5. Barley Energiser – provides 18 amino acids, 23 minerals, 19 vitamins, protein enzymes and is extremely rich in nutrients. It is a general tonic, provides support during stressful times, and assists when the diet is deficient.
6. Iron – helps prevent anemia and fatigue.
7. Zinc – supports immune function and helps with wound healing.
8. Vitamin D – Aids in calcium absorption and bone health.
9. Omega-3 Fatty Acids -These healthy fats have been shown to support brain health and reduce inflammation.
10. Probiotics – Anorexia nervosa may disrupt gut health, so probiotics can help restore a healthy balance of gut bacteria.


The precise cause of anorexia nervosa isn’t known. Those who develop anorexia may have a negative self-image. They may be overly focused on being “perfect.” They may be looking for ways to control their lives. Other factors like biology, environment, and psychology are also believed to play a role.

Anorexia nervosa may have a genetic and hormonal component. There is evidence that suggests a link between anorexia and serotonin, a chemical produced in the brain.

Societal pressures to look thin may also contribute to the development of anorexia nervosa. The desire to be thin may be influenced by unrealistic body images portrayed in the media, especially in magazines, film, and television.

People who suffer from obsessive-compulsive disorder (OCD) might be more predisposed to anorexia nervosa. People with OCD are prone to obsessions and compulsions.

Underlying Emotions

Low self and body image, not feeling good enough, not feeling accepted. Having unrealistic standards, self-loathing.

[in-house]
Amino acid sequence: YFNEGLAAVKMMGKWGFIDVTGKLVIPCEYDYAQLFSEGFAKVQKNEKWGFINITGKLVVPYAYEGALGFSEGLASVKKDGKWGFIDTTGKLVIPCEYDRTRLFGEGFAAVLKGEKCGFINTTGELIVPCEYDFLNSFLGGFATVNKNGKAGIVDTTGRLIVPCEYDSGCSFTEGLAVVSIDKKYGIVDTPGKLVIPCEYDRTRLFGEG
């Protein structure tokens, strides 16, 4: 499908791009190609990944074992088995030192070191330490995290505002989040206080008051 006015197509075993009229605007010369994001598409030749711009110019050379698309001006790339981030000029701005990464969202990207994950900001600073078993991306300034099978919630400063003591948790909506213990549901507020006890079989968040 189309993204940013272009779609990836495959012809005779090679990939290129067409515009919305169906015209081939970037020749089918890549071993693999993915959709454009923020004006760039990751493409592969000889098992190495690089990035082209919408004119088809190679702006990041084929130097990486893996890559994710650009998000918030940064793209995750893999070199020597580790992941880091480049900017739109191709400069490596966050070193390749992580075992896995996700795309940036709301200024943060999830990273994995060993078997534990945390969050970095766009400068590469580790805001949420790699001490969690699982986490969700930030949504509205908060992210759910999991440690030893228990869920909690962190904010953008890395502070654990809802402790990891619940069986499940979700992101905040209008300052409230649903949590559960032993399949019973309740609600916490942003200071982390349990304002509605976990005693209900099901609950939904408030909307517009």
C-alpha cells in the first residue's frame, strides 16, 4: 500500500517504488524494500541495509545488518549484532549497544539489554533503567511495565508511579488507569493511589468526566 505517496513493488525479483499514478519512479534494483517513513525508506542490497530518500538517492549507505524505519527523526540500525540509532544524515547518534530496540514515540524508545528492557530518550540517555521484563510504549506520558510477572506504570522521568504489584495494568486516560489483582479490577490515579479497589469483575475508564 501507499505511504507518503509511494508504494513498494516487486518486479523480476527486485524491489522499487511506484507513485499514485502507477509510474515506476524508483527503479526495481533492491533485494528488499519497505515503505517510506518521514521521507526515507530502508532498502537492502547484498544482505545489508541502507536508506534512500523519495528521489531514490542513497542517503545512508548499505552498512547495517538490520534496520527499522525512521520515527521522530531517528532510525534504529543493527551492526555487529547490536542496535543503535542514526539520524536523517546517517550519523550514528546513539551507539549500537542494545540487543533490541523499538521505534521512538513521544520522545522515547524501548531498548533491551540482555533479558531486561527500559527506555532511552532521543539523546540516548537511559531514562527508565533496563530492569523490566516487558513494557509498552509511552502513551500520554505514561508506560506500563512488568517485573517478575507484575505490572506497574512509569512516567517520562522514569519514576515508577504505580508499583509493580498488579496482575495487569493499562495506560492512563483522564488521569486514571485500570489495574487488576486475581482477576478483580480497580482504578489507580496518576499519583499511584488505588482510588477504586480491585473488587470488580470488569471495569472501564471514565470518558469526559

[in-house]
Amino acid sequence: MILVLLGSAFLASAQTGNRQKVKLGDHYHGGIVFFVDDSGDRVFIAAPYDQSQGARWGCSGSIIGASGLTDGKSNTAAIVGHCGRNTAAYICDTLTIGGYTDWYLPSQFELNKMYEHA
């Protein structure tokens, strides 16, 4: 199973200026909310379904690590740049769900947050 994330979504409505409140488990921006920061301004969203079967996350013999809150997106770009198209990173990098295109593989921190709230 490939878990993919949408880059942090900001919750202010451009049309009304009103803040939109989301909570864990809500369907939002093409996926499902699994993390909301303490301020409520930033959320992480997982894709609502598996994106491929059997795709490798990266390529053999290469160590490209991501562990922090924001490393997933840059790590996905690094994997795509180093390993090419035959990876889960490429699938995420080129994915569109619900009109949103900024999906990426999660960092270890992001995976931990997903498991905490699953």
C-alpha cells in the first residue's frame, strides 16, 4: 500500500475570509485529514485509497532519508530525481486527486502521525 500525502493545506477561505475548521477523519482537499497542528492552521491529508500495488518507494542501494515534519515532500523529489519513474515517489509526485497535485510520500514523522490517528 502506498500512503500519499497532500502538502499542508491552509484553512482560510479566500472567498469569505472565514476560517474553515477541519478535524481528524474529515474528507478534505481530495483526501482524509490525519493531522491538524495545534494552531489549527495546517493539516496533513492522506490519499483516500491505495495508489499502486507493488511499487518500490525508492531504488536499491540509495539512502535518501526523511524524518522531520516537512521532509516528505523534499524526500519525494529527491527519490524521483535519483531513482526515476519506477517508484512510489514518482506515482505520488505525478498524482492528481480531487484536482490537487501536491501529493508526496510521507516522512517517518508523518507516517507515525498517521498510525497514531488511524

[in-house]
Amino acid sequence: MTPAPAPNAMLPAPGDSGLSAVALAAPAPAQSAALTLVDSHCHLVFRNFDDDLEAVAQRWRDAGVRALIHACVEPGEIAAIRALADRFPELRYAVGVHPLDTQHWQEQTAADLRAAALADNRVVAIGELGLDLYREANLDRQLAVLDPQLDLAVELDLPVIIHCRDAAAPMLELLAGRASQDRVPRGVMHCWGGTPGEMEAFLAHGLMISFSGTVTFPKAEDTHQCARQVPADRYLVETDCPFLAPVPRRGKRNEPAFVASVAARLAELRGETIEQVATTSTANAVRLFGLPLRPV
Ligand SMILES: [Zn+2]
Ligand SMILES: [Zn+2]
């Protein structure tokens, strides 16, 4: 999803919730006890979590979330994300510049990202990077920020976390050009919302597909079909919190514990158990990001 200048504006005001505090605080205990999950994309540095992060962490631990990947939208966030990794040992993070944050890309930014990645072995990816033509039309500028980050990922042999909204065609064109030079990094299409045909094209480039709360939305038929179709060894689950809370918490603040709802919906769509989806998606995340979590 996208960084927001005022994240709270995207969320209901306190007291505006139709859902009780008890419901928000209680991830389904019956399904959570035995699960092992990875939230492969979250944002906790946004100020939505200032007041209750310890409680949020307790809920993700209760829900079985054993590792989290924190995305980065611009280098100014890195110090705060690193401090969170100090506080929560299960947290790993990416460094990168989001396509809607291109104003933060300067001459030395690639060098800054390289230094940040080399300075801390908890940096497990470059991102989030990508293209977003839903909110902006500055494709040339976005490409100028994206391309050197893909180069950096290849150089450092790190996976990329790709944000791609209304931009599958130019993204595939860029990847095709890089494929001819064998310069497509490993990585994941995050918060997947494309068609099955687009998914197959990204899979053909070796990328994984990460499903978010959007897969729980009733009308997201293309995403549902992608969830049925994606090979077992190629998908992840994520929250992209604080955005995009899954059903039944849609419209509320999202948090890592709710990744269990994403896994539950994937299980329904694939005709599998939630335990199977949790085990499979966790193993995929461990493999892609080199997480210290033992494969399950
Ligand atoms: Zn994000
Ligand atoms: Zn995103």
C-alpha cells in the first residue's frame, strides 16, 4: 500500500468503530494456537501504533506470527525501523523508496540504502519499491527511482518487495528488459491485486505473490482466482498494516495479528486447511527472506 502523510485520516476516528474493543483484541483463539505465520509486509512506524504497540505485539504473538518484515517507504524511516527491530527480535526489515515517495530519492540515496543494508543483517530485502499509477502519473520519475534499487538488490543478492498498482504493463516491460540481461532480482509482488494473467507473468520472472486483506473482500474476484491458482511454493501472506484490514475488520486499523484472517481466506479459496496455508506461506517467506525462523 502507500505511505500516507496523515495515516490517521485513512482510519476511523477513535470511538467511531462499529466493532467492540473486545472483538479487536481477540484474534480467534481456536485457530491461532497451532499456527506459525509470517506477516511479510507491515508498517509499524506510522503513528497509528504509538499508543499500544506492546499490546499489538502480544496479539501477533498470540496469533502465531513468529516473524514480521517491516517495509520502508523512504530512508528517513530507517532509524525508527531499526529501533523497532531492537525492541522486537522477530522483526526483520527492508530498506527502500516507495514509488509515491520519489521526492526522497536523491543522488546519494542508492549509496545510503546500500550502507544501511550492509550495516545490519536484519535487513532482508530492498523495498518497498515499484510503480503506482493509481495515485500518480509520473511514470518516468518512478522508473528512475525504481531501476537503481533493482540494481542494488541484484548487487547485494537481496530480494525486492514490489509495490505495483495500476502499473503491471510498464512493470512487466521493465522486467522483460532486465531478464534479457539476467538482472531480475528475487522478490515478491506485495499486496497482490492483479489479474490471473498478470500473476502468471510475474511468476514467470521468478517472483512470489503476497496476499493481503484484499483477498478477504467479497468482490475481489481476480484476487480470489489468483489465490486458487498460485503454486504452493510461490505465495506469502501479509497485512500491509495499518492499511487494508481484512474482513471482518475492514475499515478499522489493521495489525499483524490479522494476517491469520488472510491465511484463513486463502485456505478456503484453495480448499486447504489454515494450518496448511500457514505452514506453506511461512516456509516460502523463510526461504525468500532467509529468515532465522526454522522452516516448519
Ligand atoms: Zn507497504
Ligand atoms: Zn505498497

The correct diet for treating anorexia nervosa should be individualized and developed in collaboration with a registered dietitian or healthcare professional experienced in eating disorders. The diet will typically focus on gradual weight restoration, meeting nutritional needs, and establishing a healthy relationship with food. Here are some general principles that may guide the development of an appropriate diet:

Balanced Meals: A balanced diet includes a variety of foods from different food groups, providing essential nutrients. It should include carbohydrates, proteins, and healthy fats. Meals should consist of whole grains, lean sources of protein (e.g., poultry, fish, beans), fruits, vegetables, and healthy fats (e.g., avocados, nuts, olive oil).

Regular Meal Patterns: Establishing regular meal times and a structured eating routine is important. Aim for three meals and three snacks per day to ensure consistent energy intake.

Caloric Adequacy: Gradually increasing caloric intake is important for weight restoration and overall health. The exact number of calories will depend on individual factors such as age, gender, height, weight, and activity level.

Nutrient-Dense Foods: Emphasize nutrient-dense foods to ensure adequate vitamin and mineral intake. This includes incorporating a variety of fruits, vegetables, whole grains, lean proteins, and healthy fats.

Flexibility and Variety: Encourage flexibility in food choices and variety in meals to promote a healthy relationship with food. Avoid rigid food rules or restrictions.

Mindful Eating: Promote mindful eating practices, focusing on the sensory experience of eating, listening to hunger and fullness cues, and cultivating a positive relationship with food.

Meal Support: In the initial stages of recovery, it may be helpful to have meal support from a trusted individual, such as a family member or therapist, to provide encouragement and accountability during meals.

Gradual Exposure: Gradually reintroduce fear foods or foods that have been avoided due to the eating disorder. This helps individuals overcome anxiety and expand their food choices.

Hydration: Encourage regular fluid intake to maintain hydration. Water is the best choice, but other beverages like herbal tea or low-calorie drinks can also be included.